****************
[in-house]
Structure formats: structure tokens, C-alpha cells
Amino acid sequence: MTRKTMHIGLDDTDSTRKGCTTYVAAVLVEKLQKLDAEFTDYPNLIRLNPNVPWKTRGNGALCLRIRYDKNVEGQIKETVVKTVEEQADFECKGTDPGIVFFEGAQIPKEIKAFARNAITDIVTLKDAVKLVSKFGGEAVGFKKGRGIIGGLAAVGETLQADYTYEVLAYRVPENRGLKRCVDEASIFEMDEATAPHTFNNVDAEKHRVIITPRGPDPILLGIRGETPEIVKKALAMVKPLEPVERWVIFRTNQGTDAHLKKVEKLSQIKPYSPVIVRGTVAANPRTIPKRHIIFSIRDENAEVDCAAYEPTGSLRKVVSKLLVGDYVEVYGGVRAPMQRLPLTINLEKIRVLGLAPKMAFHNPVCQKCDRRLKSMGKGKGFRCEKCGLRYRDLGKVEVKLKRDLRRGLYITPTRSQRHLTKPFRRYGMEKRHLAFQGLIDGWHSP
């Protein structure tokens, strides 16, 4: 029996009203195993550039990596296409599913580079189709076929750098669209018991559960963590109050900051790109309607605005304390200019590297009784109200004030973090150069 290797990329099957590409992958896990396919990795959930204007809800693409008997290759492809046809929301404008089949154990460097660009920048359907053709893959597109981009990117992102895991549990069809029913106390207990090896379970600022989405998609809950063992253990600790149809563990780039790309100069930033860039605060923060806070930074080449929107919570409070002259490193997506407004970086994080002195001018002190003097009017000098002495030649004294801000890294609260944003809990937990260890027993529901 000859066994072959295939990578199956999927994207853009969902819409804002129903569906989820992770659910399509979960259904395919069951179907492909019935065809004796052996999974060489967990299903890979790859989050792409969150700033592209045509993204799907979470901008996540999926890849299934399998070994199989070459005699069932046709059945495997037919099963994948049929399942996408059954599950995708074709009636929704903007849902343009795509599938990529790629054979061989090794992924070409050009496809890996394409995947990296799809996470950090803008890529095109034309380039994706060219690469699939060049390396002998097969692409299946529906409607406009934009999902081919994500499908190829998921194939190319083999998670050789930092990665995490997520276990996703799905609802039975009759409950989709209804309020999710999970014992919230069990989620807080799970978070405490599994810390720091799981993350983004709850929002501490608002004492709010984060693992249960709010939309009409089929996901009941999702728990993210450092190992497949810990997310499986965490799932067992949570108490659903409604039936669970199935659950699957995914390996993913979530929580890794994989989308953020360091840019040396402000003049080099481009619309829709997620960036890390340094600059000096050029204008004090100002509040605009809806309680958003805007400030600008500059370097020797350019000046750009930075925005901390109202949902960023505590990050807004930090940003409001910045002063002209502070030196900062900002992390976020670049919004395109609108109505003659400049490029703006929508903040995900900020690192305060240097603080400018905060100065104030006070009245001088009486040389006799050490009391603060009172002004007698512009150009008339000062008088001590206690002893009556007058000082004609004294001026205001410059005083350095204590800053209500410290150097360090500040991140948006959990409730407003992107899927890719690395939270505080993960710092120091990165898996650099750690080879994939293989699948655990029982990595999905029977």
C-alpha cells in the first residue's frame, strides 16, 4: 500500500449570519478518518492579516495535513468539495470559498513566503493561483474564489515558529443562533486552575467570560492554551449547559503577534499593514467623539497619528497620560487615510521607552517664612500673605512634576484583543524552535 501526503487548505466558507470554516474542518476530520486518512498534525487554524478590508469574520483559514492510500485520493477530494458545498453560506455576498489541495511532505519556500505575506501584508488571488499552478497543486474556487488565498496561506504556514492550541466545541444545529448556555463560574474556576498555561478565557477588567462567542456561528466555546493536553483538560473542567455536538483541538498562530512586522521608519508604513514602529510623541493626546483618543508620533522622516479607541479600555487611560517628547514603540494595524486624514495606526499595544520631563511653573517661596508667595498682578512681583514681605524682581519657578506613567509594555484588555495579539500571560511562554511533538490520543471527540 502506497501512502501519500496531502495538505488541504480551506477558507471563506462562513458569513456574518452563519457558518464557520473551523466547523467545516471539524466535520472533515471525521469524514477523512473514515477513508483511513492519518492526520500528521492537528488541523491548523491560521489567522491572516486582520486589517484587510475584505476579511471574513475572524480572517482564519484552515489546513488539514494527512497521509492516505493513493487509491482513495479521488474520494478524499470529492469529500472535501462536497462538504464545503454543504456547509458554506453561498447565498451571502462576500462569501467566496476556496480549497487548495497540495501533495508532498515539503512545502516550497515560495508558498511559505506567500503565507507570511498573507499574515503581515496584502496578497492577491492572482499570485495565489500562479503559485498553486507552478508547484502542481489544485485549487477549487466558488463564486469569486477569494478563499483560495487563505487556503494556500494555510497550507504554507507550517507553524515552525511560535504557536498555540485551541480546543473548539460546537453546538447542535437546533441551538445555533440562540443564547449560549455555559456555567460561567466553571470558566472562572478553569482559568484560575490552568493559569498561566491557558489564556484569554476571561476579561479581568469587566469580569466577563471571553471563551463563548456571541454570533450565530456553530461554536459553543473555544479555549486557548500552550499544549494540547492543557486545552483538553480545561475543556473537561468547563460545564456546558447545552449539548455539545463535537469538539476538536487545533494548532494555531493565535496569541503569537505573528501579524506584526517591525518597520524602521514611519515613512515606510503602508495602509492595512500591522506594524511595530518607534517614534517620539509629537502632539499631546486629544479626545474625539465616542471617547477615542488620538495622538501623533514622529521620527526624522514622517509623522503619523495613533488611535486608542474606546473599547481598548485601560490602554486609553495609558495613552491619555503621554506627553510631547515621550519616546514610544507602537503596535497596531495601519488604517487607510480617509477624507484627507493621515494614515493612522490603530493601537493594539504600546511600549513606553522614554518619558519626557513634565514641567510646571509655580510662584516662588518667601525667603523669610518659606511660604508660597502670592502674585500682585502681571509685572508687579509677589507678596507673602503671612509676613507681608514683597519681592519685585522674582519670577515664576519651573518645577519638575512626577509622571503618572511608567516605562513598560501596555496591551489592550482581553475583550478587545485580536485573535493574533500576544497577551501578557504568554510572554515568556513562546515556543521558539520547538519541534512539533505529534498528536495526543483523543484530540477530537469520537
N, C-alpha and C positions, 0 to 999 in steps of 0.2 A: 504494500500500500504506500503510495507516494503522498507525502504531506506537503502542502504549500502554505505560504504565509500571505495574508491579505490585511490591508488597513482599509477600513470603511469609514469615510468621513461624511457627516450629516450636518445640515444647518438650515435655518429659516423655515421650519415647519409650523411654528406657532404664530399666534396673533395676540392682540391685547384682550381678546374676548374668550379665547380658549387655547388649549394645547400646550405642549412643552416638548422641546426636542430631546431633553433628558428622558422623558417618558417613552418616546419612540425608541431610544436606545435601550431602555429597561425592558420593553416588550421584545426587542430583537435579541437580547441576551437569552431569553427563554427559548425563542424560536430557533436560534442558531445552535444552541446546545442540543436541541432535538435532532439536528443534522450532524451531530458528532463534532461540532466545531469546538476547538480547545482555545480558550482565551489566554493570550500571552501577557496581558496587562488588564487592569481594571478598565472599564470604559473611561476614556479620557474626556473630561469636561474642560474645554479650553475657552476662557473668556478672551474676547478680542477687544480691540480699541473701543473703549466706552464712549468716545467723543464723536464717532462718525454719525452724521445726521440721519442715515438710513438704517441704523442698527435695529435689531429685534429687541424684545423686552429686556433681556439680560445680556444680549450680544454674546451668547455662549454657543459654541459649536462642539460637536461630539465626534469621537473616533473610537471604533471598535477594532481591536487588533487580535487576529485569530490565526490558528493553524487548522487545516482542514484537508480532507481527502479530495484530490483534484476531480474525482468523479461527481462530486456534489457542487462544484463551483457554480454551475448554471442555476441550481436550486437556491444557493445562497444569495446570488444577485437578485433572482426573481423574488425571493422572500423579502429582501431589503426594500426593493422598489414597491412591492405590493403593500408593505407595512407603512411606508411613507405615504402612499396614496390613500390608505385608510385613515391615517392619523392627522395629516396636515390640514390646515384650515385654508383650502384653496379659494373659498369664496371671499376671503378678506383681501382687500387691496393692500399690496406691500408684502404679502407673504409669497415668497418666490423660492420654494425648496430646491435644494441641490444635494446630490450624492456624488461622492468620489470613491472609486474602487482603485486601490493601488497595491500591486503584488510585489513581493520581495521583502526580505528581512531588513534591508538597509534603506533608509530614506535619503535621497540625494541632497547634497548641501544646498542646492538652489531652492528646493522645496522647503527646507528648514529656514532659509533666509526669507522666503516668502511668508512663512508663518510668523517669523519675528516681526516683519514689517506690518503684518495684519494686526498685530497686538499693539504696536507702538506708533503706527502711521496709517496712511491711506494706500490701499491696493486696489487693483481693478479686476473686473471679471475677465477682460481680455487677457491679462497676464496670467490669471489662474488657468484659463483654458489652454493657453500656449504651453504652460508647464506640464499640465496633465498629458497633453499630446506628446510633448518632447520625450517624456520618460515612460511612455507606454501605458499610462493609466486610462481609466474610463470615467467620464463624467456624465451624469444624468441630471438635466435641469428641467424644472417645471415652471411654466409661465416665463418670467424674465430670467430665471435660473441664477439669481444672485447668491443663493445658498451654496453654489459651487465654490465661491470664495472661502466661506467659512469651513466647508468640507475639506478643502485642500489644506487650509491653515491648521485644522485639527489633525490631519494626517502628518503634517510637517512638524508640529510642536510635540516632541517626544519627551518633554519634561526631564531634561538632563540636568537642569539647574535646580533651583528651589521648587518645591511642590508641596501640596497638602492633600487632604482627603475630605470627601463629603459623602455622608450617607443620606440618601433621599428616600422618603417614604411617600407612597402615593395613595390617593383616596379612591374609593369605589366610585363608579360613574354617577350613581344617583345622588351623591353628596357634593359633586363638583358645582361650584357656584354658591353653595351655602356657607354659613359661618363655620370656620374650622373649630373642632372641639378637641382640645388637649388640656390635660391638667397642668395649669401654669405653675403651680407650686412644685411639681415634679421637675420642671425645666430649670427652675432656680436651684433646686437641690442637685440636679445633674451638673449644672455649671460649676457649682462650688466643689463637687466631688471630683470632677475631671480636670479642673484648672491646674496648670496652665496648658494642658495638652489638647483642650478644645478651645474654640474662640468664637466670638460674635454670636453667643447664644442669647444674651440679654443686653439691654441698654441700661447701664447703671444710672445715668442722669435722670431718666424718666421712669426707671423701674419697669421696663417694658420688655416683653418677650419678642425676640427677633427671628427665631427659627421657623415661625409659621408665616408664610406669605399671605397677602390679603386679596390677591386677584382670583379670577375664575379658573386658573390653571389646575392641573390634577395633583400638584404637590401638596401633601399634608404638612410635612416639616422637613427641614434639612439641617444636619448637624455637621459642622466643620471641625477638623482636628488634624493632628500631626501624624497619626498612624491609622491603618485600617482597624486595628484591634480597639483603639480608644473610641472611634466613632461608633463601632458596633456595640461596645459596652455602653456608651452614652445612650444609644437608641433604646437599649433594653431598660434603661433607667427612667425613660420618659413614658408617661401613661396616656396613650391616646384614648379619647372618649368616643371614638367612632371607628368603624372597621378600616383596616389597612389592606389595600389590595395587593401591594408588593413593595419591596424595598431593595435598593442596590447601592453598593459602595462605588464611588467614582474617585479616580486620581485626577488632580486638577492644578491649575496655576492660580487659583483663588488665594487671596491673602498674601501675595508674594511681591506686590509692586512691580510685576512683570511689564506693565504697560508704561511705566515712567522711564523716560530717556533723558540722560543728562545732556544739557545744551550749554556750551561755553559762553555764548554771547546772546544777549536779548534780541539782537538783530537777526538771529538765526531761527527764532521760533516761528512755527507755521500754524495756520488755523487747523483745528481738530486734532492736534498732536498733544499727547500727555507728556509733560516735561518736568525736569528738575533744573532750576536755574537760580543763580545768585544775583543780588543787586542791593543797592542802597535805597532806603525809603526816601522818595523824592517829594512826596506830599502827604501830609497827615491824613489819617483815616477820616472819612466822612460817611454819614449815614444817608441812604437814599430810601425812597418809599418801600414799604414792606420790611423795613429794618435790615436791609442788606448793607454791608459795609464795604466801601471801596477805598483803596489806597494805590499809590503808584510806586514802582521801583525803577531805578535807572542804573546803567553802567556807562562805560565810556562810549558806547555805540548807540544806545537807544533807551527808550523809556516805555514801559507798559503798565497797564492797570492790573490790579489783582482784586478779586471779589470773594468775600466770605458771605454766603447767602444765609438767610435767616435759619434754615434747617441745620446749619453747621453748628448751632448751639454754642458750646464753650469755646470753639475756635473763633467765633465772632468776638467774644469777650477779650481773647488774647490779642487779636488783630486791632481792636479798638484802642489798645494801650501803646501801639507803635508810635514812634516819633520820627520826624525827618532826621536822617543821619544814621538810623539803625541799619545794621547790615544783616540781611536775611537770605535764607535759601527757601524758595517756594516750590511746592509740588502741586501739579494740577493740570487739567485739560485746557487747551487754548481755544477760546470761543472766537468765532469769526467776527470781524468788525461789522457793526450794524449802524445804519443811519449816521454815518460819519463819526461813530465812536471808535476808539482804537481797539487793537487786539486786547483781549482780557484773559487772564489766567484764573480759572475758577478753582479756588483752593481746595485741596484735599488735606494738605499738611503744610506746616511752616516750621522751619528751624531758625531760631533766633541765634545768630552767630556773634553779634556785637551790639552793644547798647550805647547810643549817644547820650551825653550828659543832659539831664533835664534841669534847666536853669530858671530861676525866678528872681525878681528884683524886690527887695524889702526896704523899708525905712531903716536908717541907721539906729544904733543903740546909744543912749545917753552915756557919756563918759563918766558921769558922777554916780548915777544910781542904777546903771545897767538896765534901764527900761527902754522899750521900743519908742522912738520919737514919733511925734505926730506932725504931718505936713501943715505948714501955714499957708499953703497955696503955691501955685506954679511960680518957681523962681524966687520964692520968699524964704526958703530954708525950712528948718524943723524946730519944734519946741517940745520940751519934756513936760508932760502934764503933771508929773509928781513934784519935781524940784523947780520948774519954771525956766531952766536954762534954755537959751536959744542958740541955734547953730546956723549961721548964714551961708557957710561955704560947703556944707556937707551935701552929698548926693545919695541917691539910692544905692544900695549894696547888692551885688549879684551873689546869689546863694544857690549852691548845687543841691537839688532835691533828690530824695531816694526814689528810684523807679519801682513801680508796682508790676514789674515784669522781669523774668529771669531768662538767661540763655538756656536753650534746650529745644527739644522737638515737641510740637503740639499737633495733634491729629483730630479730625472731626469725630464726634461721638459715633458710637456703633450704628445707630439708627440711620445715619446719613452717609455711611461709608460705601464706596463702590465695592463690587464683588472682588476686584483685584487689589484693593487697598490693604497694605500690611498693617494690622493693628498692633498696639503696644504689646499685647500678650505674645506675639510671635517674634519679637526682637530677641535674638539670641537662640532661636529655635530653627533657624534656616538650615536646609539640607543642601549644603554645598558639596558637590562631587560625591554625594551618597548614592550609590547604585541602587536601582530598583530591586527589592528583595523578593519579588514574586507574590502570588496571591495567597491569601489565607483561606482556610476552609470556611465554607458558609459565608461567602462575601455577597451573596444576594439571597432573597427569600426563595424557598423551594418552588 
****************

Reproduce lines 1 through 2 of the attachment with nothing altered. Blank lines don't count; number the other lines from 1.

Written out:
[in-house]
Structure formats: structure tokens, C-alpha cells